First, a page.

Your Holiness, Netanyahu Was Right – Jesus Spoke Hebrew!

"Duccio di Buoninsegna 036" by Duccio - The Yorck Project: 10.000 Meisterwerke der Malerei. DVD-ROM, 2002. ISBN 3936122202. Distributed by DIRECTMEDIA Publishing GmbH.. Licensed under Public domain via Wikimedia Commons -

“Duccio di Buoninsegna 036” by Duccio

The recent tet-à-tet between Prime Minister Benjamin Netanyahu and Pope Francis has set the blogosphere atwitter. While their exchange was amicable, the prime minister’s correction of the holy father ushered into public discourse a subject more at home in the arcane halls of scholarly deliberation.

What language did Jesus speak?

Their differences of opinion reflect changes taking place among scholars, but which have yet to make their way fully to mainstream, popular understanding. Beginning in the middle of the nineteenth century a mistaken notion took hold that has by-and-large continued to dominate both scholarly and popular opinion.

Today many still assume that by the first century C.E. Hebrew was a dead language, or existed only among sparse pockets of the highly educated – not dissimilar to Medieval Latin.

As a consequence, it is commonly thought that Jesus only knew Aramaic.

Yet, the results of a century of archaeological evidence have challenged this assumption and brought a sea change of understanding regarding the linguistic environment of first-century Judaea.

The inscriptional and literary evidence reflects a reality not unlike what we find with the Dead Sea Scrolls. Of the 700 non-biblical texts from the Qumran library, 120 are in Aramaic and 28 in Greek, while 550 scrolls were written in Hebrew.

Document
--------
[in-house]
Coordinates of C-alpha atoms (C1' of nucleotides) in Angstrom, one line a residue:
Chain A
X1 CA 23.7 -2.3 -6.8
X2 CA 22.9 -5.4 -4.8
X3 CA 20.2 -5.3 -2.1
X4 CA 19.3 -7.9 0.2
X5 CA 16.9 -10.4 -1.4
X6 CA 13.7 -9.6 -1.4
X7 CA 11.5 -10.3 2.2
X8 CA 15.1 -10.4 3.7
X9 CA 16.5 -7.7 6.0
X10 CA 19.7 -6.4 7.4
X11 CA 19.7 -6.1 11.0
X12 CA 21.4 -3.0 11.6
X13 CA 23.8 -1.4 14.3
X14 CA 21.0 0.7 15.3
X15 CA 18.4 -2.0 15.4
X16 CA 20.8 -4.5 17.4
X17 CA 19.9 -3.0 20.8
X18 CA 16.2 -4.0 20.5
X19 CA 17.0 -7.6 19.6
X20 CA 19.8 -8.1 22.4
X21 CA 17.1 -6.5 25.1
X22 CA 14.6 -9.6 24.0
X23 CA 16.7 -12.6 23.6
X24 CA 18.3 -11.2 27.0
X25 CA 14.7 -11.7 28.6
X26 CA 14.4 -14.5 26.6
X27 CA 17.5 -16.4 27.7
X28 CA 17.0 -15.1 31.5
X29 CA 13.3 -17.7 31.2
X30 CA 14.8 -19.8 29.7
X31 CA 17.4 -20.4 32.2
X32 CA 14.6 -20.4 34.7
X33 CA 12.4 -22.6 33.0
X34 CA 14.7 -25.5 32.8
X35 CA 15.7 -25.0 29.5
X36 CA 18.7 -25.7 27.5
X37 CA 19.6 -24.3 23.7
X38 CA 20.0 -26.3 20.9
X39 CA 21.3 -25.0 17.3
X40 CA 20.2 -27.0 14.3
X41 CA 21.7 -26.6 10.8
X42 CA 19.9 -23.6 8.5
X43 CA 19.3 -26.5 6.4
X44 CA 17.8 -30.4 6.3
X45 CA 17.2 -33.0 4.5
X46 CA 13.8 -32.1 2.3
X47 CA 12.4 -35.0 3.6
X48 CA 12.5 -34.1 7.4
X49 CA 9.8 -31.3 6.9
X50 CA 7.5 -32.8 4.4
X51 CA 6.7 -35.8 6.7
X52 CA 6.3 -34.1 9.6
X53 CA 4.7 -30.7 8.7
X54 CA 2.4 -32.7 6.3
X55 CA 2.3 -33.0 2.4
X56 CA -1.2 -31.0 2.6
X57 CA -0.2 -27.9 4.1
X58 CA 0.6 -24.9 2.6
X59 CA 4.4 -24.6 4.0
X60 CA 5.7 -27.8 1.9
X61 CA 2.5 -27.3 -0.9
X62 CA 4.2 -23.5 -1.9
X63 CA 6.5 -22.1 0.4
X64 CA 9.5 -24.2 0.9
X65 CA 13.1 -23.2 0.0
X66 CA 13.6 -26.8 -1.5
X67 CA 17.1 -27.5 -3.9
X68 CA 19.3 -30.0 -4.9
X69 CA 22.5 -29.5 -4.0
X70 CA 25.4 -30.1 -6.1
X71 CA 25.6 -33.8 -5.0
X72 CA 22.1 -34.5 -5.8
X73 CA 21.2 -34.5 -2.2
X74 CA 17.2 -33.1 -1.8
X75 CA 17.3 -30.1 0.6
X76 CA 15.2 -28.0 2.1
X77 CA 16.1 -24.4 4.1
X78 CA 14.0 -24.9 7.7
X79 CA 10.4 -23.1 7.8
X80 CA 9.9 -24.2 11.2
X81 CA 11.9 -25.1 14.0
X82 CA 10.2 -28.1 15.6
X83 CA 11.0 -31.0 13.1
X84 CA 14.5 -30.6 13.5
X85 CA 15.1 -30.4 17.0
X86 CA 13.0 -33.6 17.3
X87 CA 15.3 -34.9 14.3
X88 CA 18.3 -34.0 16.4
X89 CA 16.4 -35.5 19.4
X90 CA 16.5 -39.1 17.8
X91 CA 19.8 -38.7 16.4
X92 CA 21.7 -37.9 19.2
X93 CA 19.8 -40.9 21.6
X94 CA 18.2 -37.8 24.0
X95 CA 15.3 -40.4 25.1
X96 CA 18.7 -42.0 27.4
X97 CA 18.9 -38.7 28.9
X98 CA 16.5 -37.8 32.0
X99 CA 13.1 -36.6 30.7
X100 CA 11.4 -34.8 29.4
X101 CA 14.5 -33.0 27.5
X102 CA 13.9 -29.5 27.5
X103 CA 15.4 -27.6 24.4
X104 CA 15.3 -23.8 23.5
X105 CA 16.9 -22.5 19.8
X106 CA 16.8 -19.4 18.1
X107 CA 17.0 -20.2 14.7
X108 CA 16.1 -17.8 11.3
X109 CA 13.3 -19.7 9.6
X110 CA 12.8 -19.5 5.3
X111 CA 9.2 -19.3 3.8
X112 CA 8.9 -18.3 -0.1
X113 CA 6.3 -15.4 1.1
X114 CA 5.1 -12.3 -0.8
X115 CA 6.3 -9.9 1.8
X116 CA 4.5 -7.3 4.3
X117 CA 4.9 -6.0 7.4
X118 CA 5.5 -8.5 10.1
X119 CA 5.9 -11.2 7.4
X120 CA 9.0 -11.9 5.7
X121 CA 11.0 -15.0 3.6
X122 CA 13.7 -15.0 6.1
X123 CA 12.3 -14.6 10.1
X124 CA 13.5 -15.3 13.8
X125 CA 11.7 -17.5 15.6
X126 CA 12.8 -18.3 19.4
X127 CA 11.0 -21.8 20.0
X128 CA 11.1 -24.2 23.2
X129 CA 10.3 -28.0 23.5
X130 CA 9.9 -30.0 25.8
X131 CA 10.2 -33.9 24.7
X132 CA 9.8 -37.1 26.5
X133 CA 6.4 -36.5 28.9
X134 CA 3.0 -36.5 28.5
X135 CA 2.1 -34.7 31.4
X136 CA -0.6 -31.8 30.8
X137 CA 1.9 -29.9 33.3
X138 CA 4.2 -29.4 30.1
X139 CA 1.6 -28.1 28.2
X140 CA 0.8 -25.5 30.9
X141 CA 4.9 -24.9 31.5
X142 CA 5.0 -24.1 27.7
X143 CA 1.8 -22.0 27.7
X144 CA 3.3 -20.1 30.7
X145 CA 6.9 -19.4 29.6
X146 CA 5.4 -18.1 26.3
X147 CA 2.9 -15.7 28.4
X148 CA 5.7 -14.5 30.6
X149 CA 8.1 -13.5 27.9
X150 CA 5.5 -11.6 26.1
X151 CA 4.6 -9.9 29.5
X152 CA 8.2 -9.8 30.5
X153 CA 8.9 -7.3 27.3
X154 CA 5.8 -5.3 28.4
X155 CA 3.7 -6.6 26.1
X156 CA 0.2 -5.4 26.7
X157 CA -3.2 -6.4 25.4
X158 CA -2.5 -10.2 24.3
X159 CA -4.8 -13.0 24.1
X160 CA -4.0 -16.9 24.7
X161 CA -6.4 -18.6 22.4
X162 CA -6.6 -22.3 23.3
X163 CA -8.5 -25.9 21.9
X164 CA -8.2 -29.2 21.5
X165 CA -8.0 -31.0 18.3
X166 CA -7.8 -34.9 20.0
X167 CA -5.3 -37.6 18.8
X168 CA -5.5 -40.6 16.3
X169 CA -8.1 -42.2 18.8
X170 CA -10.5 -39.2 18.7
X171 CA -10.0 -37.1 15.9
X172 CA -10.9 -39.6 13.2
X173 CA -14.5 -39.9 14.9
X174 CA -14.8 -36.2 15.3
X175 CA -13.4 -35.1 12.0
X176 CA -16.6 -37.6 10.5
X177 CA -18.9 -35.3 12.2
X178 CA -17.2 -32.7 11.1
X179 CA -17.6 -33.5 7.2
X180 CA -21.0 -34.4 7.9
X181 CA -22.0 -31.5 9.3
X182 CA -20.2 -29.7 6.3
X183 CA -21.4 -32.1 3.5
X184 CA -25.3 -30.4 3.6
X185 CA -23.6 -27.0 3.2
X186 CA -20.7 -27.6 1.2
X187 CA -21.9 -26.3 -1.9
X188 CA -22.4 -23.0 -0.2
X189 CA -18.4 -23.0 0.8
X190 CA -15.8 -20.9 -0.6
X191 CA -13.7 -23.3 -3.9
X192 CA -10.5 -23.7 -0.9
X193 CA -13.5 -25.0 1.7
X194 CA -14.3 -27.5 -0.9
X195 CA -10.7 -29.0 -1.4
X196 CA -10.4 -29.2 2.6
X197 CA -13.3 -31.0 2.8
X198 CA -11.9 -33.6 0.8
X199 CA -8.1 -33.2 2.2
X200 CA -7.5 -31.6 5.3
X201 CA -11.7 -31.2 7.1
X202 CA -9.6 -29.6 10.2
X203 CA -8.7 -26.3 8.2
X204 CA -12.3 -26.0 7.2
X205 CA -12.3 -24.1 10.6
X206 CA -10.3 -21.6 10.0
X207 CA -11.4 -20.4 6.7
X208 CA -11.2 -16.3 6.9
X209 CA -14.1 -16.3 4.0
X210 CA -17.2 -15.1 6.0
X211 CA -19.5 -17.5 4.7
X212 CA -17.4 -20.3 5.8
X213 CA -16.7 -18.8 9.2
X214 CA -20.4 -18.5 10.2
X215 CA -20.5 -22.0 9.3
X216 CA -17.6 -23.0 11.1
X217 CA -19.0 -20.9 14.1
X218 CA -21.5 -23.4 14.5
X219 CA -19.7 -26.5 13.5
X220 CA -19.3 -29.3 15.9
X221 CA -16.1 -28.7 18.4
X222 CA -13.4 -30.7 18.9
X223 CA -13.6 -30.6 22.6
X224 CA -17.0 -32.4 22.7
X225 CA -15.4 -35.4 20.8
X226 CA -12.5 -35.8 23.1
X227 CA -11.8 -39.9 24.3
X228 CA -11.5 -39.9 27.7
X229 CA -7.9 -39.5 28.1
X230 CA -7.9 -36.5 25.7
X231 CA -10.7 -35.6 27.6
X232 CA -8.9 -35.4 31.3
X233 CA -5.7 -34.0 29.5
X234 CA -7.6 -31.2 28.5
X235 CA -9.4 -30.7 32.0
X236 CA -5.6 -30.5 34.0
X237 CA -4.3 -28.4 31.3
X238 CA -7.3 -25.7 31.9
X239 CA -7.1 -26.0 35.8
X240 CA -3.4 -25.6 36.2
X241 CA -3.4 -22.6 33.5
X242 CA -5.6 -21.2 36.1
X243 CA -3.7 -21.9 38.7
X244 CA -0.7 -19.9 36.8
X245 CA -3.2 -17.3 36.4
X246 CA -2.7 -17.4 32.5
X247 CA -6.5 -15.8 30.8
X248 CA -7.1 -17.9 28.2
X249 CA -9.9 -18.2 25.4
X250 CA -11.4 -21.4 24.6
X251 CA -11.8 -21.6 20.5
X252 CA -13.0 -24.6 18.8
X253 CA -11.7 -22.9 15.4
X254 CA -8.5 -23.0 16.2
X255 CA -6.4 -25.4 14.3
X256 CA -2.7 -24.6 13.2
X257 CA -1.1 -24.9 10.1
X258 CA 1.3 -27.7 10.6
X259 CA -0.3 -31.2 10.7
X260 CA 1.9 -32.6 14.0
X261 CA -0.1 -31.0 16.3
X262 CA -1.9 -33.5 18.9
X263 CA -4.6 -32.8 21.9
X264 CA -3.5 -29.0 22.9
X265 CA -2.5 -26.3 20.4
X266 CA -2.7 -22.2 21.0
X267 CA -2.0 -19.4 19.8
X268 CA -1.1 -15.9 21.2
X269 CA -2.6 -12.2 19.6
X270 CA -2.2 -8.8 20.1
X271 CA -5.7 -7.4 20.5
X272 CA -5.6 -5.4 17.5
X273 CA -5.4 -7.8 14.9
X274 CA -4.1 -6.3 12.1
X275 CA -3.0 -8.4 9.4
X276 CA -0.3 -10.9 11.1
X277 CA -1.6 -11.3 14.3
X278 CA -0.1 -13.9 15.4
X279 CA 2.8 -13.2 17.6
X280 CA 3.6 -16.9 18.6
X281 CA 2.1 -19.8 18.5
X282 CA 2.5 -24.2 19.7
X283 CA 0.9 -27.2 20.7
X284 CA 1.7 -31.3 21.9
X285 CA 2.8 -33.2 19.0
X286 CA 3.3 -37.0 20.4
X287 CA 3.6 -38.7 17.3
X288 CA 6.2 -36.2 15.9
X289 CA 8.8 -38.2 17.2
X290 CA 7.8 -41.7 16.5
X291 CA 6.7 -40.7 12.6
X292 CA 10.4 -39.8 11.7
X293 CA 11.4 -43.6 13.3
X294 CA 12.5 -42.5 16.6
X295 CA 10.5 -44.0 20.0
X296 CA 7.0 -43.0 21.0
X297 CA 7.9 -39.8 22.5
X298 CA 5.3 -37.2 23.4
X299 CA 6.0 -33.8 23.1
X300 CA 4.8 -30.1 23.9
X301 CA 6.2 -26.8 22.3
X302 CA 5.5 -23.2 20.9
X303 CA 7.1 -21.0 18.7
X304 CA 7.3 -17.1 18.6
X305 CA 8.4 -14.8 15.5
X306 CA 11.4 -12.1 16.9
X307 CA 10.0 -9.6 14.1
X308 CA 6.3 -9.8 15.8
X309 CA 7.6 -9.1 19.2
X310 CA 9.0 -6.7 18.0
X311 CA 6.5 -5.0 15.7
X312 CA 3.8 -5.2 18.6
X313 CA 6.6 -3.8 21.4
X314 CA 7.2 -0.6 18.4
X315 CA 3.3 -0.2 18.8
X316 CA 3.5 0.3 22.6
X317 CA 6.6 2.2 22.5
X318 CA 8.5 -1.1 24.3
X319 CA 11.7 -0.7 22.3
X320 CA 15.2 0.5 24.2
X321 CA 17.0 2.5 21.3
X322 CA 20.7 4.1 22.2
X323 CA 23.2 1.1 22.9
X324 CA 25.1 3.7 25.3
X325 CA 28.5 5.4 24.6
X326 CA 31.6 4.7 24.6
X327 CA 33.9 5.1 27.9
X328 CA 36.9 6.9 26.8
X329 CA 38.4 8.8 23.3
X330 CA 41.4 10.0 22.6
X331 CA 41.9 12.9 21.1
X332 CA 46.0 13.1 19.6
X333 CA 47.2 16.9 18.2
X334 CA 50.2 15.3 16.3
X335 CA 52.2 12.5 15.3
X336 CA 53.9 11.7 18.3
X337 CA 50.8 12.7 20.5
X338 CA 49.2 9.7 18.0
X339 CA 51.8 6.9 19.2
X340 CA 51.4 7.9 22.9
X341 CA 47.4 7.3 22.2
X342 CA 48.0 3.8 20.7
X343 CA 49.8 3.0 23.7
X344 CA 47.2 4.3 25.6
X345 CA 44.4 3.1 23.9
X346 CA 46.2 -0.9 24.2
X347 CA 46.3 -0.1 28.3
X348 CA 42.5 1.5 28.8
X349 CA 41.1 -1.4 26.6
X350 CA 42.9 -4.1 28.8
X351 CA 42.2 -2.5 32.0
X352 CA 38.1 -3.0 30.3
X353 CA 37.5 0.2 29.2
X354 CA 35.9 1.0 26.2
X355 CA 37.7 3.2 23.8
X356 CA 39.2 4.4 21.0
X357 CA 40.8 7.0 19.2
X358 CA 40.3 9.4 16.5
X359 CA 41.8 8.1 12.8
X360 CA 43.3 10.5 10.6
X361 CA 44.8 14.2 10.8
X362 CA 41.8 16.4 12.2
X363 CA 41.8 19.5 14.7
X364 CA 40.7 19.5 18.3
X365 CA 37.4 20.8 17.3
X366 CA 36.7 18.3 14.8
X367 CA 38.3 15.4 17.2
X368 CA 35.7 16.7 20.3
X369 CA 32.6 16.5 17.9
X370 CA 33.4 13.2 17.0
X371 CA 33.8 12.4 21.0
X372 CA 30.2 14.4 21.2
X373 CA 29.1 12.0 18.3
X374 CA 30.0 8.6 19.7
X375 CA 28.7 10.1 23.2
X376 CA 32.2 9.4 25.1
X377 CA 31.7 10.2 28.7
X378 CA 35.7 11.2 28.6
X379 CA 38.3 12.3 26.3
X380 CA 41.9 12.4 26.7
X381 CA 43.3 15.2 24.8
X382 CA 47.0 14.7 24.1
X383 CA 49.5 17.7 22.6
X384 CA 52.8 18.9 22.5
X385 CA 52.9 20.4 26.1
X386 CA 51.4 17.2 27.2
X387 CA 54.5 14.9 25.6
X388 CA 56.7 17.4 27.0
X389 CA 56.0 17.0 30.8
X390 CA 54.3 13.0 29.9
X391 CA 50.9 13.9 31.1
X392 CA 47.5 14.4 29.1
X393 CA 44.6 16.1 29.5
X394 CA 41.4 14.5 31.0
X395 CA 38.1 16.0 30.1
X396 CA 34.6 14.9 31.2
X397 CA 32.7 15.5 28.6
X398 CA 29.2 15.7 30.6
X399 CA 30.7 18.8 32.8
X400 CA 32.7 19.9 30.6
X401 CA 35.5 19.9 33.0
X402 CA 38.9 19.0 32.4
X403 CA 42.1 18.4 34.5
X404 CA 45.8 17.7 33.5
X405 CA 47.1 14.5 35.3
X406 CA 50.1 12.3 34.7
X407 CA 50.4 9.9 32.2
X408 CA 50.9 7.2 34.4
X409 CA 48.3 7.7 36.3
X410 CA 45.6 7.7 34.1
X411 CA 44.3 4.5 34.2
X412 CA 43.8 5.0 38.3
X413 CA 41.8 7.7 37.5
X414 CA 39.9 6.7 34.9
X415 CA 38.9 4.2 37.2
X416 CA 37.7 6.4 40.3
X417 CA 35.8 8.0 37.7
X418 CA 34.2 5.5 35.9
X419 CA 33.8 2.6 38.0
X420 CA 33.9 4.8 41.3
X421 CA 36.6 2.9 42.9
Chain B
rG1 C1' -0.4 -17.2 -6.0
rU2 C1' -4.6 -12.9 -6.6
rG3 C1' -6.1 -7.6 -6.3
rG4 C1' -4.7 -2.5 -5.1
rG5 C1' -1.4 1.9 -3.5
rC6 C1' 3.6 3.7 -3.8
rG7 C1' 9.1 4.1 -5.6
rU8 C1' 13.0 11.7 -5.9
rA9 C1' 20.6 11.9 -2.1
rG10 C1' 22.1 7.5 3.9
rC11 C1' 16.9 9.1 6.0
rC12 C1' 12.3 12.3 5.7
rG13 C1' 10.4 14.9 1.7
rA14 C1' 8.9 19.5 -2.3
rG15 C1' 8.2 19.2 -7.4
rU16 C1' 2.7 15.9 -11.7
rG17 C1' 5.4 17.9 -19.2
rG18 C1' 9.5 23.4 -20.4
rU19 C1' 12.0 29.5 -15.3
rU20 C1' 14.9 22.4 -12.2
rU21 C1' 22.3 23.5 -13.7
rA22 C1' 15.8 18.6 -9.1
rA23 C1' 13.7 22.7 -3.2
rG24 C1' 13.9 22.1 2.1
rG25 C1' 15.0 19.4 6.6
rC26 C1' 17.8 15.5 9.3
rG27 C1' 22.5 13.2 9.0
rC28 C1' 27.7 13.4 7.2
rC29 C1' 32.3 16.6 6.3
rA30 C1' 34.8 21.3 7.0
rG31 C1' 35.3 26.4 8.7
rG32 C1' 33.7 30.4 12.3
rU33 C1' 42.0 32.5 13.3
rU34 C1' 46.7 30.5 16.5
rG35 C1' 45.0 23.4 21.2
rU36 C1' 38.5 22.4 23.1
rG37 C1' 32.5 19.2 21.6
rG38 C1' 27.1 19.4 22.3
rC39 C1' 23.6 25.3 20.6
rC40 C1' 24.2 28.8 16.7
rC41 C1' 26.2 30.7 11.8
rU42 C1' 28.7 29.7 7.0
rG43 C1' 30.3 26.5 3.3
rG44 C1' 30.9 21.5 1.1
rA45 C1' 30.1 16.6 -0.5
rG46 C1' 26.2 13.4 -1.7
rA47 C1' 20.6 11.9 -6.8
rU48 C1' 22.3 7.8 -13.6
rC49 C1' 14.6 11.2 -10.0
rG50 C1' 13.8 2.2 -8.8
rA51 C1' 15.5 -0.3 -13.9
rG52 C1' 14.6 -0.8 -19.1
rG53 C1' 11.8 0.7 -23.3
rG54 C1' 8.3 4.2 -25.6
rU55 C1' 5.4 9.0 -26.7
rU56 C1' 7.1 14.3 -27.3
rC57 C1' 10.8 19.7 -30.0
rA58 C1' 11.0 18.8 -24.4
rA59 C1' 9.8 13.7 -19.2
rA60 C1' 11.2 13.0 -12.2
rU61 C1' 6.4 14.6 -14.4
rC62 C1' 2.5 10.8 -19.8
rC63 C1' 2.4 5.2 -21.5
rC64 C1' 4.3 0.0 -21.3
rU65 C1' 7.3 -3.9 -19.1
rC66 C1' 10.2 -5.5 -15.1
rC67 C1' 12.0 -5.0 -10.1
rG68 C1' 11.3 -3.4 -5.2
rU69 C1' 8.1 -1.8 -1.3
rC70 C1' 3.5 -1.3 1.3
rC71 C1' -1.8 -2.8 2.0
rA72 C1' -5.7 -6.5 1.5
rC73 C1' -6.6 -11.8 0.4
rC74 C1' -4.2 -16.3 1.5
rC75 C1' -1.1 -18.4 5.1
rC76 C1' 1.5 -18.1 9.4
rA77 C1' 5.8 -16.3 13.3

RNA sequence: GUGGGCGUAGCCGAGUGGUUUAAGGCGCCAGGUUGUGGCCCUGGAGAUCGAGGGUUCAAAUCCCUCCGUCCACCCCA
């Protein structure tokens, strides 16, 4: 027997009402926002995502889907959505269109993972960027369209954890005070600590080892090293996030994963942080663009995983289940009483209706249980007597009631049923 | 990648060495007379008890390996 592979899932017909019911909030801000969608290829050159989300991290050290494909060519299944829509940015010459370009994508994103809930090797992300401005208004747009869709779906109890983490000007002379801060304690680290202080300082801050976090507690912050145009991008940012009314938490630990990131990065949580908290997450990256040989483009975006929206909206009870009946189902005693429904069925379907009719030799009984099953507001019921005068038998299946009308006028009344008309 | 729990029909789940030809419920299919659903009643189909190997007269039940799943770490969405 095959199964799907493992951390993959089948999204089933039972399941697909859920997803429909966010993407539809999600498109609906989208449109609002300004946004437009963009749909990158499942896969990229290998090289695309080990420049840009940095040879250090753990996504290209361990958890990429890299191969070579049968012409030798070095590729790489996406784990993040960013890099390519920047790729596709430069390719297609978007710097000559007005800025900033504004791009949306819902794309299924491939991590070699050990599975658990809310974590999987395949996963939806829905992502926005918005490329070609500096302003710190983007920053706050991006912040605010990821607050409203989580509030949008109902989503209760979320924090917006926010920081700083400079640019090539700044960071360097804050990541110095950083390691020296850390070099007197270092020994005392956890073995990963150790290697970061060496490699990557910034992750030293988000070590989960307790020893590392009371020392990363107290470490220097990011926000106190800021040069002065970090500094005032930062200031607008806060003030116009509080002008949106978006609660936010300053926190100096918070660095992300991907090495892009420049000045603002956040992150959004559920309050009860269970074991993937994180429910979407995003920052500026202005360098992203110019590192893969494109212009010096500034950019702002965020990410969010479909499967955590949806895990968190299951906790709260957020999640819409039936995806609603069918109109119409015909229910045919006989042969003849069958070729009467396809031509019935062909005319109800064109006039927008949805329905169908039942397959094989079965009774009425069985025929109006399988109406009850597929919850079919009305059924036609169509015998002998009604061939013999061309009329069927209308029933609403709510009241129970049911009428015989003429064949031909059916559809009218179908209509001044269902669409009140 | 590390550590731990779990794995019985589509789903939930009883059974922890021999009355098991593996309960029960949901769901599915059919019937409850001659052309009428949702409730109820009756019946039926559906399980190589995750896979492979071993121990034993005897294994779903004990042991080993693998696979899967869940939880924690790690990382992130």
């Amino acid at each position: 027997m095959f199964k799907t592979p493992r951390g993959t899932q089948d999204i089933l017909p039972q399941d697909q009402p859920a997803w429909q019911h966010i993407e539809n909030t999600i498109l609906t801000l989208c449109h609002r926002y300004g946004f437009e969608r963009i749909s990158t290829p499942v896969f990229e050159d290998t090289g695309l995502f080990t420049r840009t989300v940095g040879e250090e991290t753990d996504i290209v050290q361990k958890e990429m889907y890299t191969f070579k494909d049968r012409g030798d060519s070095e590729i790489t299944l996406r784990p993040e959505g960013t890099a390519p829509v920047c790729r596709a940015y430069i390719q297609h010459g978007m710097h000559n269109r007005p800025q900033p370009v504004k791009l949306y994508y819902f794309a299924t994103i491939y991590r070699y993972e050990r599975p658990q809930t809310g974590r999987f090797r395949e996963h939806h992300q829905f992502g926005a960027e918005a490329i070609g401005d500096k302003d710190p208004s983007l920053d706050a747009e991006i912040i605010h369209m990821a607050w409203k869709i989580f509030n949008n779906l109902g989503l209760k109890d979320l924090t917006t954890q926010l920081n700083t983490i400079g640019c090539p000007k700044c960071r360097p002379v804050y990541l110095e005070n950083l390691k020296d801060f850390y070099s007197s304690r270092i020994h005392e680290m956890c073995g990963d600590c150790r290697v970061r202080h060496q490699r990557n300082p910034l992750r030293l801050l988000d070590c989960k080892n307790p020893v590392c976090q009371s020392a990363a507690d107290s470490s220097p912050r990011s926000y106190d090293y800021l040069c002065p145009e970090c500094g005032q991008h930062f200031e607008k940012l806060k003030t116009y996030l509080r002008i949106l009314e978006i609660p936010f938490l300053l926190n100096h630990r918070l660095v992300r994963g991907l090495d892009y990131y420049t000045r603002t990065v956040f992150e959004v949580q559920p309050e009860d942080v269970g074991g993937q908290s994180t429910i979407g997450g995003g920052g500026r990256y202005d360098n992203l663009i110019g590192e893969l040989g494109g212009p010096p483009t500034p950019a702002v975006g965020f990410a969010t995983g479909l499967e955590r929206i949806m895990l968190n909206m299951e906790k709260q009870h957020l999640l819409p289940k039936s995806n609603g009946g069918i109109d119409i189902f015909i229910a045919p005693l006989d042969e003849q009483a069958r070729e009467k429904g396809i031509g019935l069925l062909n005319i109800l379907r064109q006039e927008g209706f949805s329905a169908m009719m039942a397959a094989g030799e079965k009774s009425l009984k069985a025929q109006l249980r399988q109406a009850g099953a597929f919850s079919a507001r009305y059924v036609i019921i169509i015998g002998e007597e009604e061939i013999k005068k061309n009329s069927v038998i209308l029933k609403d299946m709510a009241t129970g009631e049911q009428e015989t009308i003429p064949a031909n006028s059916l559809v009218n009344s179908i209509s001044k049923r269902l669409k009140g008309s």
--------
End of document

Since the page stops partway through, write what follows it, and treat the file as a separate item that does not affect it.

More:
Jesus lived in a trilingual land in which Hebrew and Aramaic were widely in use. A relative latecomer, Greek was introduced in the 4th century B.C.E. with the arrival of Alexander the Great and his Hellenistic successors.

By the first century C.E. Aramaic served as the lingua franca of the Near East, and there is little question that Jesus knew and spoke Aramaic. Hebrew, on the other hand, was in more limited use as the language of discourse among the Jewish people.

The New Testament presents Jesus knowledgeable of both written and spoken Hebrew.

He is portrayed reading and teaching from the Bible, and there are clear indications in these accounts that he used the Hebrew Scriptures. In this he was not alone. We have not a single example of a Jewish teacher of the first century in the land of Israel teaching from any other version of the scriptures than Hebrew.

In addition, Jesus is often described speaking in parables. These were delivered orally in popular, non-scholarly settings. They were also in Hebrew. Outside of the Gospels, story-parables of the type associated with Jesus are to be found only in rabbinic literature, and without exception they are all in Hebrew. We have not a single parable in Aramaic, so it seems that according to Jewish custom one did not tell parables in Aramaic. To suggest that Jesus told his parables in Aramaic is to ignore overwhelming evidence to the contrary.

Old ideas die hard, and it appears this also to be the case concerning the languages of Jesus. Why scholars and others continue to believe Hebrew was not Jesus’ mother tongue is another question, but it is not for lack of evidence.

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Author: R. Steven Notley, Ph.D. (Hebrew University) is Distinguished Professor of New Testament and Christian Origins, and Director of Graduate Programs in Ancient Judaism and Christian Origins on the New York City Campus of Nyack College.


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  1. Bill Gaffney

    Finally the JSSR has looked at the syntax, etc of the synoptic gospels. Much of the content reads much more fluently in Hebrew.


  2. Bill Gaffney

    Dr Notley is a member of Jerusalem School for Synoptic Research. These are Jewish and Christian scholars who have studied this area, among others, for 50 years.

    I think they would all tell you John and the letters were written in Greek. After all Greek speaking people were Paul’s primary audience.

  3. Bill Gaffney